Fig. 4

Example of iterative consensus building of rRNA operons using LastZ methods. The number of sequences used to build the consensus, and the disagreements (black bars) within the consensus are indicated

To test whether the reconstructed rRNA operons contained chimeric rRNA genes, phylogenetic analysis was performed separately on the 16S and the 23S rRNA genes using 1292 and 1767 unambiguously aligned positions, respectively. Unfortunately, the 23S rRNA gene database is significantly smaller than the 16S rRNA gene database and UCHIME or similar software do not have a database that links the 16S and 23S rRNA genes. All MinION sequences using this method contained near identical phylogenetic tree topologies for both rRNA subunits as demonstrated for the Proteobacteria (Figs. 5 and 6; and the other bacterial phyla; Additional file 1: Figures S10-S13). Finally, the reconstructed 16S rRNA genes were re-screened against the NCBI NR database to assess if the top BLAST hits from the initial 16S rRNA database screen were also obtained from a much larger data set. In 26 out of 30 rRNA operons, the NR screen retrieved the identical top hit as the screen 16S rRNA dataset. In the remaining four rRNA operons, the 16S rRNA top hit was within the top three hits in the NR dataset. To gain a sense of the similarity between the reconstructed 16S rRNA genes and entries in the NR database, the average overlap and identity for the top 100 hits were calculated (Table 1). Most of the reconstructed rRNA operons (28 out of 30) retrieve nearly full-length BLAST hits from the NR database (> 1250 bp; most being ~ 1500 bp). Half of the reconstructed rRNA operons had identities > 93% for their respective matches. The other half of the reconstructed rRNA operons were not well represented in the 16S rRNA gene or NR databases and had similarities < 93%, as is often found when screening environmental samples.
Fig. 5

Phylogenetic tree reconstruction for the Proteobacteria 16S rRNA genes from farm soil, a gray water bioreactor, and closely related matching reference sequences using FastTree for 1292 unambiguously aligned bases. The MinION sequences are indicated by boxes and stars

Fig. 6

Phylogenetic tree reconstruction for the Proteobacteria 23S rRNA genes from farm soil, a gray water bioreactor, and closely related matching reference sequences using FastTree for 1767 unambiguously aligned bases. The MinION sequences are indicated by boxes and stars

Discussion

Direct amplification of 16S rRNA genes from genomic DNA has revolutionized our understanding of the complexity of microbial communities. However, most recent efforts devoted to 16S rRNA gene discovery have focused more on the volume of sequences rather than the length of the sequence obtained from the molecule. It is now common to use high-throughput sequencing methods (e.g., Illumina, Ion Torrent, Pyrosequencing) to generate millions of short reads (often < 200–400 bp) and to report results at the phylum-order-family level. This approach inherently groups all members of a bacterial phyla-order-family together into a single unit and obscures species or strain-level dynamics that may be occurring in an environmental or experimental perturbation (e.g., light, temperature, nutrient addition). In this study, we tested a portable sequencing technology for the ability to distinguish bacterial species or strains in environmental samples. The Oxford MinION sequences single DNA molecules and enables very long reads to be obtained, compared to most second-generation sequencing approaches (> 10,000 bp vs 200 bp). When applied to rRNA gene characterization, this approach can provide nearly full-length rRNA operon sequence data yielding robust species resolution as demonstrated by both the tree topologies and the bootstrap values in Figs. 5 and 6. A comparable phylogenetic analysis using only the V4 and V5 regions of the 16S rRNA gene (~ 400 bp) did not provide robust species node resolution (Additional file 1: Figures S14–S15).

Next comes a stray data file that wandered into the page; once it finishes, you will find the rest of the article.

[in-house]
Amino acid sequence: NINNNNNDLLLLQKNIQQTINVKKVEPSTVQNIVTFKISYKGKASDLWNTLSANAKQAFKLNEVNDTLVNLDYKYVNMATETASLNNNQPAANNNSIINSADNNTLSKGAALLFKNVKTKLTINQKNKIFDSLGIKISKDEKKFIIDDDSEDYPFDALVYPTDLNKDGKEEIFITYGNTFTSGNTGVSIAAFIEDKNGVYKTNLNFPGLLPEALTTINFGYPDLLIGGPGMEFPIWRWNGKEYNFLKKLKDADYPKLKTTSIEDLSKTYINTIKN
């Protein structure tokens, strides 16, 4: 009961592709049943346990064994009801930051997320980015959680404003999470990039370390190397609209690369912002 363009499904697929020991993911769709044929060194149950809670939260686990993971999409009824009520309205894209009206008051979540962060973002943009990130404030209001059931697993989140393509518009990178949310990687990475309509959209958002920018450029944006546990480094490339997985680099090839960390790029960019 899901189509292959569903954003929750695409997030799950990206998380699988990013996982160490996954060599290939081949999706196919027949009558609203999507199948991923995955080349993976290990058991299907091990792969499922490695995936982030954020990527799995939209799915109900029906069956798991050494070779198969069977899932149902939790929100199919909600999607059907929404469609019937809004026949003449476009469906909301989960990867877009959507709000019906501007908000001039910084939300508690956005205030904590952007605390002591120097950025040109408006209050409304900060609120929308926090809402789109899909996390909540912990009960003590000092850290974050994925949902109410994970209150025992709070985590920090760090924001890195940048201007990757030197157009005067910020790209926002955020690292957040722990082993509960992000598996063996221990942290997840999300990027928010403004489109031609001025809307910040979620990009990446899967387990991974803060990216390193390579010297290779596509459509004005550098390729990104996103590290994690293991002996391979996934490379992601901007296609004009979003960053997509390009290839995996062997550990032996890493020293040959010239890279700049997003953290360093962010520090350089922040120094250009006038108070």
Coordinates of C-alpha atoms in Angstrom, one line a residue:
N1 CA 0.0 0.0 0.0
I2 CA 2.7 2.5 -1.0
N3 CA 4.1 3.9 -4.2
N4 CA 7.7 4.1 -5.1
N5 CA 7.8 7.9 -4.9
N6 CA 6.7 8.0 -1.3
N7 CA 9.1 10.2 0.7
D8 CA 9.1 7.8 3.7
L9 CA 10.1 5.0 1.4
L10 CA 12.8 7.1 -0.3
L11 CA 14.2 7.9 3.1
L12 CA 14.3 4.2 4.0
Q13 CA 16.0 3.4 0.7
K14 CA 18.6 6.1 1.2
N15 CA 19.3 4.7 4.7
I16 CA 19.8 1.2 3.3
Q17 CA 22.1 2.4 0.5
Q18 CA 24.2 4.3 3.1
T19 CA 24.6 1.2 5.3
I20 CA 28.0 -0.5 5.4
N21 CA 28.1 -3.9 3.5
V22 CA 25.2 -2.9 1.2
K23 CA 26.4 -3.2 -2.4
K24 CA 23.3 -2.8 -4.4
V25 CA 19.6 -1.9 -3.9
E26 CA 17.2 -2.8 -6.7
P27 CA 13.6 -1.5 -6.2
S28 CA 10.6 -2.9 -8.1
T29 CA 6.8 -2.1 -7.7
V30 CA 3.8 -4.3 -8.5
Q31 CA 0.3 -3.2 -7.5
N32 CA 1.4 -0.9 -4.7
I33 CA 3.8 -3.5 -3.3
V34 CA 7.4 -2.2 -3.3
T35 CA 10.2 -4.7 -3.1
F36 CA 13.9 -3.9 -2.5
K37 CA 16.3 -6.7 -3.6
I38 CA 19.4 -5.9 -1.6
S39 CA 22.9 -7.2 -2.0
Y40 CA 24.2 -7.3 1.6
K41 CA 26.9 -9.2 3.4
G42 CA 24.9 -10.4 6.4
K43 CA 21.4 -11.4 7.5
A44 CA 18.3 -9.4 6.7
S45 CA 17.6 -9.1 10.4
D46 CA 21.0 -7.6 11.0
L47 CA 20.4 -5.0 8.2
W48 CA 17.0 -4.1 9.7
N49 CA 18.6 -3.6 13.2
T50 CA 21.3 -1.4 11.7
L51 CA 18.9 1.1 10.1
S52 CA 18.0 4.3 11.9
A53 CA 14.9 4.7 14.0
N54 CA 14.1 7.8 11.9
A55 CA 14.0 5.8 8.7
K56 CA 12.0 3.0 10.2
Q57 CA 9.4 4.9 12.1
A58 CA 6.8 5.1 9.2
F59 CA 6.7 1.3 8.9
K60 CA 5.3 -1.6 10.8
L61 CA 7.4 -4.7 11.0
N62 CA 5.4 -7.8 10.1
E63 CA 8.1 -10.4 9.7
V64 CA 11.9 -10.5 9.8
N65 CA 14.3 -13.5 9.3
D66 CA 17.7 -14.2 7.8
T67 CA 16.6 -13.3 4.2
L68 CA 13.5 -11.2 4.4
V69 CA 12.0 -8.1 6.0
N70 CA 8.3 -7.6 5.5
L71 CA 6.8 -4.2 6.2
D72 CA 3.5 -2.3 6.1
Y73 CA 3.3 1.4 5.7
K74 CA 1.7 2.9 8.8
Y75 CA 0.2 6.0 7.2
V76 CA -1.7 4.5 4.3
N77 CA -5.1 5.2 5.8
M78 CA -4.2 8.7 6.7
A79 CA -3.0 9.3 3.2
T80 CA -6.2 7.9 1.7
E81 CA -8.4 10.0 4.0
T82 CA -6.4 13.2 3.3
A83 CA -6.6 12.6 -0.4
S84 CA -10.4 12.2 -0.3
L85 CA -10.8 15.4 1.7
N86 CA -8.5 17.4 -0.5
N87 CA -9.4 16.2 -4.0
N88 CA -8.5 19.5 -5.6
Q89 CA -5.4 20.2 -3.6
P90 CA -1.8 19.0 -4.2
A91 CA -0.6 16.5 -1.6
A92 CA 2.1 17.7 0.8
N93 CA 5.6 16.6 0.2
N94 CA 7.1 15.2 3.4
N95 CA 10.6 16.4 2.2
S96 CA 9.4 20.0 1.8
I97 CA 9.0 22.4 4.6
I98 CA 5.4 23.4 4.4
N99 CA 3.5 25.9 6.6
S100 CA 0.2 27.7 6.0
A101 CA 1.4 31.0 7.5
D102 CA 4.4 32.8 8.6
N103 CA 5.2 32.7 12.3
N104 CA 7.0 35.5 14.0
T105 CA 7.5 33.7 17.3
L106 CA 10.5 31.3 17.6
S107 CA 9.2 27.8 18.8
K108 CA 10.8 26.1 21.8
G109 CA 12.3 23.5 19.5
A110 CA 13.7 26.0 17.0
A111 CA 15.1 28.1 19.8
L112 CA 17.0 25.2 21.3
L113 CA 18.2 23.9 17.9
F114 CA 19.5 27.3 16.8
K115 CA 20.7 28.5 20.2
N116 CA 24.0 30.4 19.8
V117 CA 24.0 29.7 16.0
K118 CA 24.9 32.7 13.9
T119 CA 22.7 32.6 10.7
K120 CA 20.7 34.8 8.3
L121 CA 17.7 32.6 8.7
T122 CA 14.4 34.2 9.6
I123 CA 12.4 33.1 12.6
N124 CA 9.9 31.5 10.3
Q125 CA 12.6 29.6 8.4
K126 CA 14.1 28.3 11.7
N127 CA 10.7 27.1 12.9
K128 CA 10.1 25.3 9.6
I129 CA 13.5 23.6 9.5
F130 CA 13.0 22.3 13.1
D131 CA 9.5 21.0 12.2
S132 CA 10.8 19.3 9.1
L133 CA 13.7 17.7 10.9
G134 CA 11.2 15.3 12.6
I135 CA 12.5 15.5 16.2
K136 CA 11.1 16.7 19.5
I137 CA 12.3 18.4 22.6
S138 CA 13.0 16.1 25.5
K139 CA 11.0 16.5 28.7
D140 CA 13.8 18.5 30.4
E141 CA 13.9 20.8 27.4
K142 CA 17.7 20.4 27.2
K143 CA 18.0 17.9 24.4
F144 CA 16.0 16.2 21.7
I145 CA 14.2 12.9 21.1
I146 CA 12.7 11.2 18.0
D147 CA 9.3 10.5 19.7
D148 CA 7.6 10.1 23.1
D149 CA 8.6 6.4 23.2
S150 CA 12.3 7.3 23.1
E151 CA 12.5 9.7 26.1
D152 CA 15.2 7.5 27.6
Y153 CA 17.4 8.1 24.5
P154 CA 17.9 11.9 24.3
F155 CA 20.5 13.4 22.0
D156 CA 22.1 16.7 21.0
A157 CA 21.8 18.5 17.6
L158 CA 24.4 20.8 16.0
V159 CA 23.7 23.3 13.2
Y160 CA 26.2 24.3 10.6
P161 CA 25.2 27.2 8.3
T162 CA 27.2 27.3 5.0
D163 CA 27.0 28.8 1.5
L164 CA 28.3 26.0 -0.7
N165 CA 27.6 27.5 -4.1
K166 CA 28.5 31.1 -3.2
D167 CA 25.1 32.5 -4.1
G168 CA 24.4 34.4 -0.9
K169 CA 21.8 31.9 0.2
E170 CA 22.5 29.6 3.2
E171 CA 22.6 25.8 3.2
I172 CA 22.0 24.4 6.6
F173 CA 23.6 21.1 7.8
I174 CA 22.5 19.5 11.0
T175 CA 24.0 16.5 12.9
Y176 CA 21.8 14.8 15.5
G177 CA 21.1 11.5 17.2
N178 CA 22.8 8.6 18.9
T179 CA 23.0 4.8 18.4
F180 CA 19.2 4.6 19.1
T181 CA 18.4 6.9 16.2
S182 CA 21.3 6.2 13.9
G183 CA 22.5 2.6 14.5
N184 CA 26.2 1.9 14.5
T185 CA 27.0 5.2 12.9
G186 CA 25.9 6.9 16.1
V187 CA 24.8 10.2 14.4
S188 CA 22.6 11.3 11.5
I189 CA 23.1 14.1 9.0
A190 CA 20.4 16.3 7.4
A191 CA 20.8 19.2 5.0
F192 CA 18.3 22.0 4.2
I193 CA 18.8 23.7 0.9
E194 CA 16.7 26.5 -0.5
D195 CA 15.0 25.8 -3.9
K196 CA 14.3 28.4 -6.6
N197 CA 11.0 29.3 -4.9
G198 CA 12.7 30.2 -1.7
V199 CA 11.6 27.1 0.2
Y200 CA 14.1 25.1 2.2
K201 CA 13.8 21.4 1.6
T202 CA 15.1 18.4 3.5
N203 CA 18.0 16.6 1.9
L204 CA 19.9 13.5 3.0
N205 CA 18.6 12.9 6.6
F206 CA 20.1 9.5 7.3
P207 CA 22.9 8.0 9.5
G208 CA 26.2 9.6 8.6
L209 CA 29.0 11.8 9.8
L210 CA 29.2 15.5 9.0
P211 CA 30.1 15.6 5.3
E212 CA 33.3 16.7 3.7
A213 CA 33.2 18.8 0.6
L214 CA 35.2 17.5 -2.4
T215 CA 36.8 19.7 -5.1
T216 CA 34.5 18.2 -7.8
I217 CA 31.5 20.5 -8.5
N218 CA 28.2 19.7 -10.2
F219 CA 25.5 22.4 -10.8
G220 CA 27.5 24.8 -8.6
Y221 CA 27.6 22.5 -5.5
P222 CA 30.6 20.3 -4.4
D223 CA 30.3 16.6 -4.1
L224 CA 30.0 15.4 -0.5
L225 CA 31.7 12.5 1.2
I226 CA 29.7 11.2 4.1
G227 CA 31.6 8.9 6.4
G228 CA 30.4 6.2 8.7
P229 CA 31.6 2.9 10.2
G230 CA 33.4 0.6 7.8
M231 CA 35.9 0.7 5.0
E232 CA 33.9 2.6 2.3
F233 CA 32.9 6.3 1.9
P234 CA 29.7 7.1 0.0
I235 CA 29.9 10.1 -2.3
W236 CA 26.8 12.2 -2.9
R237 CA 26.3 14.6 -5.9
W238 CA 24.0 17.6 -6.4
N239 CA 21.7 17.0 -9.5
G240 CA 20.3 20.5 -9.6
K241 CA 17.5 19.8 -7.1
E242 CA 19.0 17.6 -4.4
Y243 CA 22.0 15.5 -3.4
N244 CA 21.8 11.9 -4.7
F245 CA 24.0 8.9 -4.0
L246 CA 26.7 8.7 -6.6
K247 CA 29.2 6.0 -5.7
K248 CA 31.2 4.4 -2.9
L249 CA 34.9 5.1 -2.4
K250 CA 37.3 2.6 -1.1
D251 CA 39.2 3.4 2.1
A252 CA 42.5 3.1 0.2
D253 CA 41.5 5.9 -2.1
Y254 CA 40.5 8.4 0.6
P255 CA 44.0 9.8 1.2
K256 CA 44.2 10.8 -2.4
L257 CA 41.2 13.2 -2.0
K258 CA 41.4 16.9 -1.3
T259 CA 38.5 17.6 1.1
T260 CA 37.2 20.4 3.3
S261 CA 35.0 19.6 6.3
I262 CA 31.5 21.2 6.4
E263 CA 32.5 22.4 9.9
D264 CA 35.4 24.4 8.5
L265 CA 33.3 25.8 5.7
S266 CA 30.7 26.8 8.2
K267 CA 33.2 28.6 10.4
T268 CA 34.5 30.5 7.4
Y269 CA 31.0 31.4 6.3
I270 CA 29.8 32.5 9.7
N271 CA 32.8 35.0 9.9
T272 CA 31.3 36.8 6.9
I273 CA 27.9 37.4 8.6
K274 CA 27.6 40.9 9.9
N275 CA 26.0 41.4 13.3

Although MinION sequencing of individual DNA molecules represents a major advance in characterizing entire operons and does not require in silico assembly, it should be noted that the Nanopore R5-R7 error rates (~ 15%; [23]) are often higher than the error rates for other sequencing systems, such as PacBio (25–160x higher; [24]). To date, nanopore sequencing has mostly been used to re-sequence known genomes for testing the ability to provide long reads and improve error correction. For example, there are reports of complete genomes being assembled using only R7 Nanopore sequence data with accuracies of 99.5% for Escherichia coli K12 [25] and 99.8% for Francisella strains [24]. Additionally, a combination of nanopore reads recruiting Illumina short reads to create a synthetic consensus for assembly/alignment (NaS fragments up to 60 kb in length) has been described with 99.99% accuracy for Acinetobacter baylyi [26]. However, it is conceivable that the higher MinION error rate could overestimate the number of OTUs that are detected, as has been reported for the V3–V5 regions of the 16S rRNA genes using MiSeq approaches [27]. Using the shorter MiSeq reads, the OTUs in a model bacterial community were overestimated by a factor of 1.1–9.6x, depending on the variable region and chimera removal using UCHIME. It is possible that the large number of singleton OTUs detected by the MinION reflect a higher sequence error. Interestingly, analysis of our DMegaBLAST results from the singleton MinION reads (> 40% query coverage) indicated that the average identity was 81 ± 5% over 1170 ± 150 bp for the 16S rRNA gene (n = 2409). Based on the sensitivity analysis (Additional file 1: Figure S5), the singleton DMegaBLAST results suggest that many of our rare reads are potentially being correctly assigned to an OTU. Furthermore, ONT has recently released R9 flow cells and chemistry for the MinION with improved throughput and lower error rates which promise to enable more accurate OTU assignment and a much greater number of near complete rRNA operons to be assembled from other complex environments.